Most aquifers in the state have dropped to record lows.
California’s disastrous three-year drought has depleted nearly all of its hydrological bank accounts. The Sierra Nevada snowpack last winter was the third-lowest on record. Soils are baked. Mammoth reservoirs are mere puddles. And groundwater tables are dropping with unprecedented speed.
Water levels in many of the state’s most important groundwater basins – those used by cities in coastal Southern California and by farmers in the expansive Central Valley – fell 50 feet or more between the spring of 2013 and the spring of 2014. The statewide plunge led to an arms race of sorts as farmers and landowners poked ever-deeper holes in the ground to access the receding supply.
The losers in this race are the rural poor, the farm workers in Tulare County, marked darkest red on the map, whose domestic wells went dry by the hundreds. Without running water, their showers come from bottles, and they flush toilets by hand. Circumstances in the Central Valley this year were so visibly twisted that legislators passed sweeping reforms to state groundwater law, requiring local agencies, for the first time, to bring water use in line with availability.
The graphic below shows the decline in state groundwater levels and the increase in new wells that have been drilled. The dots represent the change in groundwater levels between the spring of 2013 and the spring of 2014, based on measurements taken through the California Statewide Groundwater Elevation Monitoring Program. Red dots represent a decrease in levels, while blue dots show a rise.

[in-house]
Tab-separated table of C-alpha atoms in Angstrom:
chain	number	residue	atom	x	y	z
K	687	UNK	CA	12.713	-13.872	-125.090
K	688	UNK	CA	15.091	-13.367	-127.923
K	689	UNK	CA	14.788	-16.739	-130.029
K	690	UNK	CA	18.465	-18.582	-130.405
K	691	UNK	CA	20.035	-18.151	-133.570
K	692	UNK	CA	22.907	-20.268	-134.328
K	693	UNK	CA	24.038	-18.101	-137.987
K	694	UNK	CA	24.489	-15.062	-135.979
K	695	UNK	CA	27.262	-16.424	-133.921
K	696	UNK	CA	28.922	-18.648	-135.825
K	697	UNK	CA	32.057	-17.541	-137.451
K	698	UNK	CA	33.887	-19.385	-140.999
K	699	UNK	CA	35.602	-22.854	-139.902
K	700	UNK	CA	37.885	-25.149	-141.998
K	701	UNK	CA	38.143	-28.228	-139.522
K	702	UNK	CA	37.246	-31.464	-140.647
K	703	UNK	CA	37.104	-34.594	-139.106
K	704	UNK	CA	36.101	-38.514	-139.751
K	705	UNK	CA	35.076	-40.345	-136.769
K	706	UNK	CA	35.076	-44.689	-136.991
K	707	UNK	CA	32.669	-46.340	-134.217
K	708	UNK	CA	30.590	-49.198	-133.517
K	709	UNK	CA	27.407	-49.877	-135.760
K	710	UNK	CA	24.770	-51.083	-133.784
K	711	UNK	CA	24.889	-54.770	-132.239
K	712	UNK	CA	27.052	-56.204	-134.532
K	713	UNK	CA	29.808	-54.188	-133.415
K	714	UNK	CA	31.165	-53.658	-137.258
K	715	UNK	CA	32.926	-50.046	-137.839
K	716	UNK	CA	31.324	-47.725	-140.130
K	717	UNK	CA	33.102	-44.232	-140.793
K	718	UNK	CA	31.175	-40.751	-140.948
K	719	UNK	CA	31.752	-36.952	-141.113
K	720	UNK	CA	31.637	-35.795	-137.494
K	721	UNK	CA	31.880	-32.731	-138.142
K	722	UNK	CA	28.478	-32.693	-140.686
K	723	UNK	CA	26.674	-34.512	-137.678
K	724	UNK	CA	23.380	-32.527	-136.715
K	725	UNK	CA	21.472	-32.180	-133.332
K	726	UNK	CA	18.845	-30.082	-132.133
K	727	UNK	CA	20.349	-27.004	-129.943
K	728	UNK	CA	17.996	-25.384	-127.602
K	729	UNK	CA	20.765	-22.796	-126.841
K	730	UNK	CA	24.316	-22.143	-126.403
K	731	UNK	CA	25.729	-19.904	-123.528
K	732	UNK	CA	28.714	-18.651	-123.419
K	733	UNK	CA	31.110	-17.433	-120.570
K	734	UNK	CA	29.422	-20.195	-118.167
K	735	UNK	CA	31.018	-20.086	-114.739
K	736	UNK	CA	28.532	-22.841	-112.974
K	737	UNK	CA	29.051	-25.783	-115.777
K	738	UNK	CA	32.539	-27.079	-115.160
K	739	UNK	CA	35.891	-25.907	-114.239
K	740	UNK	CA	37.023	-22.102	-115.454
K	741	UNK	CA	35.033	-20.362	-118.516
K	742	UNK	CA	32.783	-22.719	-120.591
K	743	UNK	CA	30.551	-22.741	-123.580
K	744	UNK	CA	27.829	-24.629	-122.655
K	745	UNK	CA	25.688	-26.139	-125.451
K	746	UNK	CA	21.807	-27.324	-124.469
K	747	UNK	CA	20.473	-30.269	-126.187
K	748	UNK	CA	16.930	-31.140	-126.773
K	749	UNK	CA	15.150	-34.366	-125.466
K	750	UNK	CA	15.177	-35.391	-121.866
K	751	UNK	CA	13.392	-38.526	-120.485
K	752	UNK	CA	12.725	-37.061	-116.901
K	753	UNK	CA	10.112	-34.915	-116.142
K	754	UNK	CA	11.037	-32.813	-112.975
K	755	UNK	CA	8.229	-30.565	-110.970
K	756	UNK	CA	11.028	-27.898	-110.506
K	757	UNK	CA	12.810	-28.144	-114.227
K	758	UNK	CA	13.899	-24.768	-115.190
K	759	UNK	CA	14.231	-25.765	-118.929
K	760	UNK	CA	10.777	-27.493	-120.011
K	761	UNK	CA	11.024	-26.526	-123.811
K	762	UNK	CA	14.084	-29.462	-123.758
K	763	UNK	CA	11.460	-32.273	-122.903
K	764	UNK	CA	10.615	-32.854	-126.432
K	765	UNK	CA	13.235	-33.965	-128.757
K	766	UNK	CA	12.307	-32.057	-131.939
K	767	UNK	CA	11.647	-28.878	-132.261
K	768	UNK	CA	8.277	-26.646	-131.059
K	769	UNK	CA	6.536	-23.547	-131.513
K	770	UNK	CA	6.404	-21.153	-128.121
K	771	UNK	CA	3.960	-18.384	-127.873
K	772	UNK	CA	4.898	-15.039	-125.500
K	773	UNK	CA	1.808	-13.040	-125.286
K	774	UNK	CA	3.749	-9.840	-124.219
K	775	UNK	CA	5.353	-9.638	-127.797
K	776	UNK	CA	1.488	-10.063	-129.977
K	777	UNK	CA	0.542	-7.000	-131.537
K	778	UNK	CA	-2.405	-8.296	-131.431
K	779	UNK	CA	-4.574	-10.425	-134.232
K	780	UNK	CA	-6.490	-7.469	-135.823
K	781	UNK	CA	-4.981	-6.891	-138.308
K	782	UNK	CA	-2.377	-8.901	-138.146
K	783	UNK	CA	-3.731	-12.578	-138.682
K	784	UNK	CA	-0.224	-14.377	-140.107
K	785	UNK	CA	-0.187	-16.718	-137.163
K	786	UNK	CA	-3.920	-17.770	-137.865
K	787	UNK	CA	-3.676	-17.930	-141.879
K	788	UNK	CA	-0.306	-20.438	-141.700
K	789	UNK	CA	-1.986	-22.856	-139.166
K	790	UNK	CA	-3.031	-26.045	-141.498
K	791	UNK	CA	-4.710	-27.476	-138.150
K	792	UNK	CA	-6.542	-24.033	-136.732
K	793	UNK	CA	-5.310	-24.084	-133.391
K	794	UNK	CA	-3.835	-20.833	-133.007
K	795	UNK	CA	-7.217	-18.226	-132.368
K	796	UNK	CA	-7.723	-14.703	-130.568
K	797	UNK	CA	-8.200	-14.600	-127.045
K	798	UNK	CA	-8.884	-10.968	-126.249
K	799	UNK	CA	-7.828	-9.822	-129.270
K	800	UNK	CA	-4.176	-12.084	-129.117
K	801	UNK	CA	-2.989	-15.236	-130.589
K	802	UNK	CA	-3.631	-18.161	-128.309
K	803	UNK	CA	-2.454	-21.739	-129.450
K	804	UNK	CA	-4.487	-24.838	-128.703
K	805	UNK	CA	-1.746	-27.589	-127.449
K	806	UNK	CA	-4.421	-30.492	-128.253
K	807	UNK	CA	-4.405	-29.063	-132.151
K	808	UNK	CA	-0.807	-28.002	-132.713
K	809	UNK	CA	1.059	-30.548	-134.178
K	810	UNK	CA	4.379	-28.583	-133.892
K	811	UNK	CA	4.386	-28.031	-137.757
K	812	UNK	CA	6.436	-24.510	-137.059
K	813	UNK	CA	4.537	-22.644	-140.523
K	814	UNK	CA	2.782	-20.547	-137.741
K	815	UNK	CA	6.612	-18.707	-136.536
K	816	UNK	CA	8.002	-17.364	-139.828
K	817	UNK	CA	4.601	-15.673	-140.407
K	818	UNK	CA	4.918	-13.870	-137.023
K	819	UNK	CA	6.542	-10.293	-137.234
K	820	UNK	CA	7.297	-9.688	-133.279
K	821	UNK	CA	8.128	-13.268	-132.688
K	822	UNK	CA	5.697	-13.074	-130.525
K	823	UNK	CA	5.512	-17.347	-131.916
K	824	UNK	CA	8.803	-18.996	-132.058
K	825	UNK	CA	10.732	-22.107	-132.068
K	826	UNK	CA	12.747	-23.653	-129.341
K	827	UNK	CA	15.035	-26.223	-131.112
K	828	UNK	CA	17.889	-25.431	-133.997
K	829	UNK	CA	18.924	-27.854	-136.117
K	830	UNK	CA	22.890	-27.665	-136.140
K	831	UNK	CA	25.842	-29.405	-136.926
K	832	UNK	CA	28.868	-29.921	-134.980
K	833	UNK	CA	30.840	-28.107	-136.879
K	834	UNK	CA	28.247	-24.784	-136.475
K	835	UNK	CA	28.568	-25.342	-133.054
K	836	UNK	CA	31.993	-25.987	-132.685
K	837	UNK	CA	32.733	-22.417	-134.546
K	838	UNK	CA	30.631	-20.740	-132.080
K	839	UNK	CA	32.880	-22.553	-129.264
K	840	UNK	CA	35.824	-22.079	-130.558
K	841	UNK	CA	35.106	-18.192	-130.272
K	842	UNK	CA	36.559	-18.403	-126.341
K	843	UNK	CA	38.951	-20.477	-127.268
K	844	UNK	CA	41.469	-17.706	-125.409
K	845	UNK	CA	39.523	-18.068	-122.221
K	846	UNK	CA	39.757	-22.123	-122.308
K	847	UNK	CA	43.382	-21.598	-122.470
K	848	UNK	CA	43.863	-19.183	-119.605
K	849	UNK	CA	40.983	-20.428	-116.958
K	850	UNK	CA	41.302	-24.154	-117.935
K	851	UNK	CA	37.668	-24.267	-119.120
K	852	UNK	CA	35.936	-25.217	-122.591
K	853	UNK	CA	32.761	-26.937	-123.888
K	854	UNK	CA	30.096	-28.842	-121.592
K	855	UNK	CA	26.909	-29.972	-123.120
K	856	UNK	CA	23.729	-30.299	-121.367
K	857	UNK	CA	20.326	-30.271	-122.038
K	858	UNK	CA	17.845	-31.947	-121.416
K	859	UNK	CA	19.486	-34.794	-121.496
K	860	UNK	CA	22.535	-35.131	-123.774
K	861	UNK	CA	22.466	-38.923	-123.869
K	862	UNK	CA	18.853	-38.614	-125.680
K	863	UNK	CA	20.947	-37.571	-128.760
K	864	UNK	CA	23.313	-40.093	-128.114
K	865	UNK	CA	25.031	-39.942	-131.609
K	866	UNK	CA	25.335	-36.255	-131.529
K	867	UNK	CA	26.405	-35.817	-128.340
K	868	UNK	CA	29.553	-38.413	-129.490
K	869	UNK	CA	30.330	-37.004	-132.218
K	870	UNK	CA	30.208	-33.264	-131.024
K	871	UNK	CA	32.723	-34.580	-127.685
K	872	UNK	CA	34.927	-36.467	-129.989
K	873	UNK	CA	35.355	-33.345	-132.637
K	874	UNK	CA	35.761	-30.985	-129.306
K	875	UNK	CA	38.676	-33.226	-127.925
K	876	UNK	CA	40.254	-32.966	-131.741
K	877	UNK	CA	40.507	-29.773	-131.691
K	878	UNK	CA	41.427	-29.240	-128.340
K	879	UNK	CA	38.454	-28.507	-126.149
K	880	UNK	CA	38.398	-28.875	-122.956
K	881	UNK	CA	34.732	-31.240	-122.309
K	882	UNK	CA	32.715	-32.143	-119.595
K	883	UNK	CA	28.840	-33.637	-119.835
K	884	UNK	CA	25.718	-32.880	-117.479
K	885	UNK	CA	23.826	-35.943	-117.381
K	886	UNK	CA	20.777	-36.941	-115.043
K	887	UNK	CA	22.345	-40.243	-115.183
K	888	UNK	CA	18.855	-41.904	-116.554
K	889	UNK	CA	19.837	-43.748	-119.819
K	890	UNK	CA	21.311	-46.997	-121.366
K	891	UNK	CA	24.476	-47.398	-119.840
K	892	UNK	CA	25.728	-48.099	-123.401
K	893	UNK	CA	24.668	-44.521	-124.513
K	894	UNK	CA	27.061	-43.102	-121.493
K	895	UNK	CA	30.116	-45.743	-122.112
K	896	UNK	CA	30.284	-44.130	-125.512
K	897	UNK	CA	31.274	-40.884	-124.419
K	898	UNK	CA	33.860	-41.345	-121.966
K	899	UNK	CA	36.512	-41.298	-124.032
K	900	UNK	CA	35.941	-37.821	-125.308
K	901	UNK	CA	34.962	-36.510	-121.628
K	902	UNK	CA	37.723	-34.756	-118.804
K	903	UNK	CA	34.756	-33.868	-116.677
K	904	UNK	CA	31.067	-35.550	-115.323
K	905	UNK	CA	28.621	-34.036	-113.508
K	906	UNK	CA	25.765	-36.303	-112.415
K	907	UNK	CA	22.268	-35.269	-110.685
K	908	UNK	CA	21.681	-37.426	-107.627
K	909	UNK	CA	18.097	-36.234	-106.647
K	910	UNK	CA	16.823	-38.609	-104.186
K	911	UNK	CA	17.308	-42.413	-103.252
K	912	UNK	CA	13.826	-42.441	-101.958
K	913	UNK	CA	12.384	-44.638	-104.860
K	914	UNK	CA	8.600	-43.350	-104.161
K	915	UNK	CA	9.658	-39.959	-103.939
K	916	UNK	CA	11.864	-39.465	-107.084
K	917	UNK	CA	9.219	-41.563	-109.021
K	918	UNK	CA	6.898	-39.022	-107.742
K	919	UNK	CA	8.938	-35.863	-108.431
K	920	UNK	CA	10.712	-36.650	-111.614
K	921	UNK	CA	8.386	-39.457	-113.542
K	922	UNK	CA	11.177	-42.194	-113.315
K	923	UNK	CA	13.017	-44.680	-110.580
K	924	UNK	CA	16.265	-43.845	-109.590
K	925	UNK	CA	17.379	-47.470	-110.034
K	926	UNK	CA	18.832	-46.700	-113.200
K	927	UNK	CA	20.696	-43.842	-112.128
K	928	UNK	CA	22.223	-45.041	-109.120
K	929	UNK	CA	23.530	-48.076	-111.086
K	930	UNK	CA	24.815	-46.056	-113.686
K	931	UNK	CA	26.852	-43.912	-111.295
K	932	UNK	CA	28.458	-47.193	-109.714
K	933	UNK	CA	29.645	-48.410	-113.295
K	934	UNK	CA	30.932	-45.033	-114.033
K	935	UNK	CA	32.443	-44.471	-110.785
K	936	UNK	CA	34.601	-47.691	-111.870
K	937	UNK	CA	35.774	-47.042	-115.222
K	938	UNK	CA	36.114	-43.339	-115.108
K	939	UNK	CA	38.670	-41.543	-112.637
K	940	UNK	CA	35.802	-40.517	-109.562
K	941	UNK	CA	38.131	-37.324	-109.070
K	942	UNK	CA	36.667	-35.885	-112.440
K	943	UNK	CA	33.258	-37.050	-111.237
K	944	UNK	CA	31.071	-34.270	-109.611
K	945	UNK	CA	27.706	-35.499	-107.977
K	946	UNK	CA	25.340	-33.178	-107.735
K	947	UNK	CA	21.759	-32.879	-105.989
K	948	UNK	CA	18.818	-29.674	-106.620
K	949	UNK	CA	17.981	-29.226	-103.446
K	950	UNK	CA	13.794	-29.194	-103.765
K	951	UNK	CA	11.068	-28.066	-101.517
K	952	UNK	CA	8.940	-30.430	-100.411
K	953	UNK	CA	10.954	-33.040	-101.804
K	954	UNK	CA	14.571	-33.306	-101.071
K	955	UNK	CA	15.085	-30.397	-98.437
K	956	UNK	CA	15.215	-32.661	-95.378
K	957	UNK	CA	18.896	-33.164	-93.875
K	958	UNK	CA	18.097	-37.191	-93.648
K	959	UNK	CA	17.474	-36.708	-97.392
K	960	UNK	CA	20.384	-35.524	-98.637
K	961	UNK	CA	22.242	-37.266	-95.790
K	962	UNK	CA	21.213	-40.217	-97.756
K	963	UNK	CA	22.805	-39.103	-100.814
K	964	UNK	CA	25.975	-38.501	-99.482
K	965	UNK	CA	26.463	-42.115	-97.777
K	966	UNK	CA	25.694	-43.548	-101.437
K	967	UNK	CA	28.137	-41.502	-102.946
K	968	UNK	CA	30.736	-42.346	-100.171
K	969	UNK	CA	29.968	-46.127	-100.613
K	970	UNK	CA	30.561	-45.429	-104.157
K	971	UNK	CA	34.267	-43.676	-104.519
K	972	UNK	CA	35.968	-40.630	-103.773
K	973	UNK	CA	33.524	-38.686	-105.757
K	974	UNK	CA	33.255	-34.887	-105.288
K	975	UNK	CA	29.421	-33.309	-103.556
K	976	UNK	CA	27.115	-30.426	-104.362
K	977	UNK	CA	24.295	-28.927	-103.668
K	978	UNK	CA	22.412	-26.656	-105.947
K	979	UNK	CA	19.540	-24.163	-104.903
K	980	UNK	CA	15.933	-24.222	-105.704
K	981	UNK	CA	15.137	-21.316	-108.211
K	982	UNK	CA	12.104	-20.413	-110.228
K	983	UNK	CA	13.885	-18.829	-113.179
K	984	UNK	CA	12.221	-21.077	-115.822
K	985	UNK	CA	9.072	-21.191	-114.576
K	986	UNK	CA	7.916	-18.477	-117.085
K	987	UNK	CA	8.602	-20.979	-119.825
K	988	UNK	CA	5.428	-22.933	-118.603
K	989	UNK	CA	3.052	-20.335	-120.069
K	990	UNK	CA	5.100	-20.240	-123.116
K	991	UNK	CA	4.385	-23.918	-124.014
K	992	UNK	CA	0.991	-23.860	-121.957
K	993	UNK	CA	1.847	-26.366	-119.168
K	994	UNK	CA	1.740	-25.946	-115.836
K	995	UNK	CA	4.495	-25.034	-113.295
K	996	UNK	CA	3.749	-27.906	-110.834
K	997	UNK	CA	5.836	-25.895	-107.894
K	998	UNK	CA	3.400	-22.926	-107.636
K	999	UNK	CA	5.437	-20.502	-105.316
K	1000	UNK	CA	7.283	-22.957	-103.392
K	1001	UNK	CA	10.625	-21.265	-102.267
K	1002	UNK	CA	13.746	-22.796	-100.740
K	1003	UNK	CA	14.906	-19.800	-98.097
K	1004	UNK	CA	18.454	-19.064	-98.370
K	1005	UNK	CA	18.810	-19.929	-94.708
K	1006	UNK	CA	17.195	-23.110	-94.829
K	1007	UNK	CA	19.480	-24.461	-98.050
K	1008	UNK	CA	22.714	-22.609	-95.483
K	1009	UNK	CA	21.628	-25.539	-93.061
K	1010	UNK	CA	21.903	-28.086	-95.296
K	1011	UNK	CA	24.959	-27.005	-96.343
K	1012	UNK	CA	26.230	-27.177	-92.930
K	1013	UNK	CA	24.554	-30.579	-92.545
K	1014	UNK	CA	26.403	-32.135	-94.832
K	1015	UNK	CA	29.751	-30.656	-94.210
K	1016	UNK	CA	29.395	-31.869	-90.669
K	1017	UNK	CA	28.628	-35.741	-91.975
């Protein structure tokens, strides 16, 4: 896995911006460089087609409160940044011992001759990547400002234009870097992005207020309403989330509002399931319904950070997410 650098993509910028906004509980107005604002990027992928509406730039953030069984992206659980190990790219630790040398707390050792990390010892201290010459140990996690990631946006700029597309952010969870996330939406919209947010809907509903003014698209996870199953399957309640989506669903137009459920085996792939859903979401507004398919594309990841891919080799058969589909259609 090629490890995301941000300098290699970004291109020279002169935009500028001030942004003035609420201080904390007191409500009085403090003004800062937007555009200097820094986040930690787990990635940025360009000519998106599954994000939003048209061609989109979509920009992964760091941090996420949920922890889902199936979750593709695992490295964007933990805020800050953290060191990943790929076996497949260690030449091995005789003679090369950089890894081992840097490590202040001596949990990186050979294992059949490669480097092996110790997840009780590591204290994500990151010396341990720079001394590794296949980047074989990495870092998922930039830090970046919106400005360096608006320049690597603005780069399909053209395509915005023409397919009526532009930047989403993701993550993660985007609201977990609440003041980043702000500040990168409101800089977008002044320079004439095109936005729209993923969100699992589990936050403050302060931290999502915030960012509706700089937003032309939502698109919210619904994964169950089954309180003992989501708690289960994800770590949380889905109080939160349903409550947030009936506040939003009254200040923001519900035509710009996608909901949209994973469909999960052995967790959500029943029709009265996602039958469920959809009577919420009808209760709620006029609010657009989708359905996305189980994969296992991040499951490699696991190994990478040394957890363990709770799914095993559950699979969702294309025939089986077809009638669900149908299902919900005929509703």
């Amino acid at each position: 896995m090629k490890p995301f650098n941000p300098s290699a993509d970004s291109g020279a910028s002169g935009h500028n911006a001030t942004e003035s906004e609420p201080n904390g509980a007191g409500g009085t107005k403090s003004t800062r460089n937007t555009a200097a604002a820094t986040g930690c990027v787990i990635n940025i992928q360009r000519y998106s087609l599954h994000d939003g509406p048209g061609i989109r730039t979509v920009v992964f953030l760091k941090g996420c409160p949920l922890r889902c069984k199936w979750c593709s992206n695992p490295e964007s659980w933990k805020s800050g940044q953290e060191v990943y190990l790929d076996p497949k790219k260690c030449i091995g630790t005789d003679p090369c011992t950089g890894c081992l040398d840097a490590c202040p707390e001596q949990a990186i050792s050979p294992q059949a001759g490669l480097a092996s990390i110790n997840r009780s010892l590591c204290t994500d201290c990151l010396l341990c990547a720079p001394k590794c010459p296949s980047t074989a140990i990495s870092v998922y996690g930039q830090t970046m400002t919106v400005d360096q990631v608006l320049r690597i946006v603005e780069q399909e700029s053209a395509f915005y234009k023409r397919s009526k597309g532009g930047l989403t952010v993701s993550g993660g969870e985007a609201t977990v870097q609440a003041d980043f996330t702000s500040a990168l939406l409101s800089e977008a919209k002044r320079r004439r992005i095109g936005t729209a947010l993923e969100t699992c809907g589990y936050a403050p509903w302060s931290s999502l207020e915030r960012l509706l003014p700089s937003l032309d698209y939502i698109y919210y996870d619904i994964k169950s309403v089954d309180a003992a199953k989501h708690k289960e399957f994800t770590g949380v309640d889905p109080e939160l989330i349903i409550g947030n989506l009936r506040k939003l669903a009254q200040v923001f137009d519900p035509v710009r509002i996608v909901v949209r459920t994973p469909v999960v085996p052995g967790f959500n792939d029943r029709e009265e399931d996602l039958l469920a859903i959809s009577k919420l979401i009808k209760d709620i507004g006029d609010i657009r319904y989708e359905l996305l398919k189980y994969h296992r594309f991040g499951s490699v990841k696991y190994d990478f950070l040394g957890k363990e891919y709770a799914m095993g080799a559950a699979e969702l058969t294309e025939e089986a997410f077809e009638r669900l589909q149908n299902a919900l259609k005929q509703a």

The second image translates the point measurements into regional trends. Since the spring of 2013, groundwater depletion has been most severe in the San Joaquin Valley, an expanse of fertile farmland between Fresno and Bakersfield.
The third map shows where new wells were drilled during the first nine months of 2014. The largest increase came in the same counties where groundwater declines were the steepest.
Brett Walton contributed to this infographic, which was made to accompany his article, Yes, It’s Raining in California. No, the Drought Is Not Over. Reach him at firstname.lastname@example.org or send a tweet to @waltonwater.
is both a scientist and a journalist, she holds an MS in Environmental Engineering from Michigan Technological University, and she brings proficiency in ESRI’s ArcGIS mapping software.